Devaluation of currency leads to an increase in prices over a period as imports become more expensive and demand for indigenous goods rises, which could increase the prices. In addition, as exports become cheaper, manufacturers have lesser incentives to trim costs, which could also lead to rising costs over time.
After a company devalues its currency, its citizens may find it expensive to indulge in activities such as foreign travel and tourism or avail goods and services from foreign entities.
Devaluation may also induce negative sentiments for international investors and might scare them off. Investors may be less willing to hold government debt as devaluation may reduce the actual value of their investments.
Here is a study into the limitations of currency devaluation
Countries seeking to devalue their currencies to gain competitive advantage can lead to currency wars.
As one country becomes more competitive by resorting to devaluation, the other country becomes less competitive. They may also be inclined towards weakening their currency. As a result, competitive devaluation may arise wherein each country races to reduce the value of its currency, leading to instability.
Many developing countries have foreign currency loans. If these loans are priced in home currency, currency devaluation may lead to an increase in the debt burden. Moreover, if the country cannot service its debts, it creates a negative image among investors.
Devaluation occurs when countries deliberately weaken their currency, and the central bank controls the exchange rate. In the international market, many currencies are not pegged to another currency. Instead, the markets determine their value. These are also termed floating exchange rates.
Due to underlying market forces, the demand for a specific currency may change relative to another currency. When a floating currency loses its value relative to another currency, it is termed depreciation. However, if the value of the floating currency goes up, it is called appreciation.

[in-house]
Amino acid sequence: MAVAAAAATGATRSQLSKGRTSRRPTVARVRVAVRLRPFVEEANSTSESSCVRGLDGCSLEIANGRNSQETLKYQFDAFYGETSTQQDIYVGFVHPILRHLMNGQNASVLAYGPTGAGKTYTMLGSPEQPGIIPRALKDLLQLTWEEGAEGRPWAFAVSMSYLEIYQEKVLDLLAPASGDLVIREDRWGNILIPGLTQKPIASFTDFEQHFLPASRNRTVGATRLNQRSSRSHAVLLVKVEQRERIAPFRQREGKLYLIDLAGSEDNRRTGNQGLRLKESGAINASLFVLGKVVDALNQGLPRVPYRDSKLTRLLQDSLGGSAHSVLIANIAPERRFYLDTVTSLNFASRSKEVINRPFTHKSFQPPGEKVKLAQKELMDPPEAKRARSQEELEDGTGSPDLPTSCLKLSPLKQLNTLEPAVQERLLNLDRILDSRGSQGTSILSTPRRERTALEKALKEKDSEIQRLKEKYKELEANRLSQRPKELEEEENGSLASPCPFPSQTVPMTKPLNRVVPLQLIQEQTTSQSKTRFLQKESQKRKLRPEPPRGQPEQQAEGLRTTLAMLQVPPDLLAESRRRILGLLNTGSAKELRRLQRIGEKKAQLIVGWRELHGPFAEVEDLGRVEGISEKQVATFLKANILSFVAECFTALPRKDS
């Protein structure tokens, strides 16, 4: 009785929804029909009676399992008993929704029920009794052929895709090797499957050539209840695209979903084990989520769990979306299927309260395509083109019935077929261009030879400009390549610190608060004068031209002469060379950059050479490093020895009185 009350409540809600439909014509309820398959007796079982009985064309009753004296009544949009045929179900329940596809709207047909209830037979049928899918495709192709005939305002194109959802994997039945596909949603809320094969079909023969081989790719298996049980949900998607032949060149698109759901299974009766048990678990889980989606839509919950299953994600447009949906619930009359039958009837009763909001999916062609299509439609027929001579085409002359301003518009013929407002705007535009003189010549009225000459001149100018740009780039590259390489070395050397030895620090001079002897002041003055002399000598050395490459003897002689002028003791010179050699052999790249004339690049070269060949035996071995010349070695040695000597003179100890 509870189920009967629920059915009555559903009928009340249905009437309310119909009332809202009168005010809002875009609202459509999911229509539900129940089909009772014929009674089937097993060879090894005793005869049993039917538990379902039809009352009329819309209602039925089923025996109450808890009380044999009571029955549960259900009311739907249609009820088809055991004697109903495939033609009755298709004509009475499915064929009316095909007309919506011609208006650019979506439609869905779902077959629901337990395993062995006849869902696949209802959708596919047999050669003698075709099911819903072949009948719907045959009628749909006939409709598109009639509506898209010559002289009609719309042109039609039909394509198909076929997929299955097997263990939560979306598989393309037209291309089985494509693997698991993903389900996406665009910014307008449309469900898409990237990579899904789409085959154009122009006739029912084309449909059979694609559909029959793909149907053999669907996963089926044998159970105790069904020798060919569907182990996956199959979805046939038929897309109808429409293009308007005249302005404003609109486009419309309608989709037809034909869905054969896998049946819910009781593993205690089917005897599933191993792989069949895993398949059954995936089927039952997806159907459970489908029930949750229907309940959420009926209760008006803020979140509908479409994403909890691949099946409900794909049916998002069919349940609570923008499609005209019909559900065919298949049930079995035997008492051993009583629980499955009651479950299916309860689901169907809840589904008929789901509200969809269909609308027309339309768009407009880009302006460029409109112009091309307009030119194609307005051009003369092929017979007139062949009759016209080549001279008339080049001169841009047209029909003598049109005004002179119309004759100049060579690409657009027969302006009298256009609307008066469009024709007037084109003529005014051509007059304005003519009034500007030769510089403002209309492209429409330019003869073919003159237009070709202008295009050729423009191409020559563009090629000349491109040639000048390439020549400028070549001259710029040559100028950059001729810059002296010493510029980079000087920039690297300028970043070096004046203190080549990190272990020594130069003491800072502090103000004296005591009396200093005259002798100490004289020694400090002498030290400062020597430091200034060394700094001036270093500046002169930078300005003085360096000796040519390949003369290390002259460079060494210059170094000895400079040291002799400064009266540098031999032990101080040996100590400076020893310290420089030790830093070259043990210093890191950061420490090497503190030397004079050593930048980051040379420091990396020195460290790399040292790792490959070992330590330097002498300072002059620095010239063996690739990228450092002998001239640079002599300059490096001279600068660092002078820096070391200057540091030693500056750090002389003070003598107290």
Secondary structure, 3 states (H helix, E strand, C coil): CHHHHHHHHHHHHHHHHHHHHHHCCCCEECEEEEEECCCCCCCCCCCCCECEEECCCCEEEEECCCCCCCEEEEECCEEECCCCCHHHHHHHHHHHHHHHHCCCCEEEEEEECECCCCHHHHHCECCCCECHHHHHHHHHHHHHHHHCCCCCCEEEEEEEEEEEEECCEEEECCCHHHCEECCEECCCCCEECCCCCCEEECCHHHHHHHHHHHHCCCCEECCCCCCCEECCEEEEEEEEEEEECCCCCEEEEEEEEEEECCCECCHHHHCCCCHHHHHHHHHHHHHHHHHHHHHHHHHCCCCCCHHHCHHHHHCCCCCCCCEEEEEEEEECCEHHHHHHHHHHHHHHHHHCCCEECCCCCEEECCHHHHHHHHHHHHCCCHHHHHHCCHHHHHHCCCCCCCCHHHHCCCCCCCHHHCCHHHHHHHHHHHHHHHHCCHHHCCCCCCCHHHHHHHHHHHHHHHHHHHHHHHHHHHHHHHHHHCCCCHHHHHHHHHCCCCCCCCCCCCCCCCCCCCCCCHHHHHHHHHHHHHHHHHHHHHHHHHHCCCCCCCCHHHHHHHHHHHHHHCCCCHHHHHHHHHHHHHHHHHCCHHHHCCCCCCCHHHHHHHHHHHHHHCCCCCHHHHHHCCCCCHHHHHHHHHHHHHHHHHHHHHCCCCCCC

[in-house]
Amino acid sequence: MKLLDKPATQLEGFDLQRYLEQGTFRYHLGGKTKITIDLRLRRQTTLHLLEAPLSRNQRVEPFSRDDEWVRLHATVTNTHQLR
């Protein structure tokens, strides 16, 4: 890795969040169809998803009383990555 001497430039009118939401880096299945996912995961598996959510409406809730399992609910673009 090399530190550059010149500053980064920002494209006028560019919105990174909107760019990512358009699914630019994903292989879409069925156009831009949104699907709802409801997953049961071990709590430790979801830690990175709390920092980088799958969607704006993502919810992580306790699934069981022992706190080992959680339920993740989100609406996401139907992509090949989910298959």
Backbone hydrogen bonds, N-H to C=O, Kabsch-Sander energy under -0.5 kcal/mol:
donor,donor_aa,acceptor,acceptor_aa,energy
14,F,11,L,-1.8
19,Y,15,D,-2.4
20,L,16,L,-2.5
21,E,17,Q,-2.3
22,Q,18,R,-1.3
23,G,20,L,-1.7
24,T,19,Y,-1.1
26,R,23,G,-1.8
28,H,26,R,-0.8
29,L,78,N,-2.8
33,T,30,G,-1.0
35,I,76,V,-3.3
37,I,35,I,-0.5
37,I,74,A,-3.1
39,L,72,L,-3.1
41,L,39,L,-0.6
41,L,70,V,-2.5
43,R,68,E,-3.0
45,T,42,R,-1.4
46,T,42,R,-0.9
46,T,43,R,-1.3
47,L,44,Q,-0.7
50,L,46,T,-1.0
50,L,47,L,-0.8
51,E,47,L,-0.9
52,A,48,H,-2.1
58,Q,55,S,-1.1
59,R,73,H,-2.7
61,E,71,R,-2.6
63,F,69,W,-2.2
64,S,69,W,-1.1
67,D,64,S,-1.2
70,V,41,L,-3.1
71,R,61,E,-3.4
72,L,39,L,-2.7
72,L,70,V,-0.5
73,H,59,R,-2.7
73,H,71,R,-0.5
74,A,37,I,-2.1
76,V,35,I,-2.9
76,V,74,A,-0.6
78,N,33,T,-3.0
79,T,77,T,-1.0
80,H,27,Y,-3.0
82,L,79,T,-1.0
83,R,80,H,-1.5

Markets exhibit a general tendency for prices to increase over a period. If the reverse happens and prices decrease over a period, it is called deflation. Deflation is uncommon and may occur only in periods of a deep recession.
Devaluation and depreciation indicate how affordable the foreign products are, whereas deflation occurs entirely in the country’s economy. However, if a currency’s value changes domestically, it may alter the exchange rate and vice versa.
Devaluation of currency means a downward adjustment to a country’s currency with respect to foreign standards or currencies. Countries devalue their currencies to reduce trade deficits, lower the cost of debt, increase exports and decrease imports. However, devaluation can create tensions in the international markets and foster global uncertainty.
Ans. Yes. Devaluation can boost exports by making them cheaper and can decrease imports by making them costlier, thereby achieving a balance of trade.
Ans. Yes. Devaluation may be forced on a country when it cannot defend its exchange rates any longer.
Ans. Economists believe deflation is far worse than inflation since it is usually accompanied by a decline in aggregate demand, investments, collective wages, and employment.
This article is solely for educational purposes. Navi doesn't take any responsibility for the information or claims made in the blog.
What is Issuer Identification Number (IIN)- Working and ImportanceWhat is an Issuer Identification Number (IIN)? Banks and financial institutions assign a distinc... Read More »
What is a Vostro Account – Meaning, Working and DifferenceWhat is a Vostro Account? A Vostro account is a bank account held by a domestic bank on behalf o... Read More »
What is a Solvency Certificate? – Format, Documents Required & How to Apply Online?What is a Solvency Certificate? A solvency certificate is a legal document furnishing the detail... Read More »
What is Merchant Banking – Services, Features, Functions and ExampleWhat is Merchant Banking? Merchant banking is a set of select banking and financial services off... Read More »
Automated Clearing House: Objectives, Types and ProcessAutomated Clearing House is an electronic fund transfer network that manages automatic and direct... Read More »
What is Electronic Clearing Service (ECS) in Banking and How does it Work?What is Electronic Clearing Service (ECS)? Electronic Clearing Service (ECS) is a method of elec... Read More »
What are Credit Card Validators and How to Use them?What is a Credit Card Validator? A credit card validator is a tool that checks the validity of a... Read More »
What are Prepaid Expenses? – Definition, Examples, and Journal EntryPrepaid expenses represent payments made in advance for products or services expected to be incurre... Read More »